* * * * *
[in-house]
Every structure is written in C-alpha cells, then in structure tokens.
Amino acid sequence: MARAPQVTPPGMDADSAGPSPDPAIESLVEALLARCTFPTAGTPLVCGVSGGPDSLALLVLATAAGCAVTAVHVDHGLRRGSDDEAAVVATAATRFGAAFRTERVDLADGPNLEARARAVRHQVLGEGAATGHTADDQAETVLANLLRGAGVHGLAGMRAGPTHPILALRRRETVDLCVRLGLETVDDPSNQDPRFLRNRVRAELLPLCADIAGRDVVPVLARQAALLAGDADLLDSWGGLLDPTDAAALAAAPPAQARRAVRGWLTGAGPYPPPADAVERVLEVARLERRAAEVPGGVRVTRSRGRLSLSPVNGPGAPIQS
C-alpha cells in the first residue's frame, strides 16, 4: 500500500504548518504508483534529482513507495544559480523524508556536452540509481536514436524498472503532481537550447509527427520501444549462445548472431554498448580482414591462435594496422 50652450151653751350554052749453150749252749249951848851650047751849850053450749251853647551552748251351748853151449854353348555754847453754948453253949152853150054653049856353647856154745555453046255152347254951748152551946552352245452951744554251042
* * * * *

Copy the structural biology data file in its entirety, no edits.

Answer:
[in-house]
Every structure is written in C-alpha cells, then in structure tokens.
Amino acid sequence: MARAPQVTPPGMDADSAGPSPDPAIESLVEALLARCTFPTAGTPLVCGVSGGPDSLALLVLATAAGCAVTAVHVDHGLRRGSDDEAAVVATAATRFGAAFRTERVDLADGPNLEARARAVRHQVLGEGAATGHTADDQAETVLANLLRGAGVHGLAGMRAGPTHPILALRRRETVDLCVRLGLETVDDPSNQDPRFLRNRVRAELLPLCADIAGRDVVPVLARQAALLAGDADLLDSWGGLLDPTDAAALAAAPPAQARRAVRGWLTGAGPYPPPADAVERVLEVARLERRAAEVPGGVRVTRSRGRLSLSPVNGPGAPIQS
C-alpha cells in the first residue's frame, strides 16, 4: 500500500504548518504508483534529482513507495544559480523524508556536452540509481536514436524498472503532481537550447509527427520501444549462445548472431554498448580482414591462435594496422 50652450151653751350554052749453150749252749249951848851650047751849850053450749251853647551552748251351748853151449854353348555754847453754948453253949152853150054653049856353647856154745555453046255152347254951748152551946552352245452951744554251042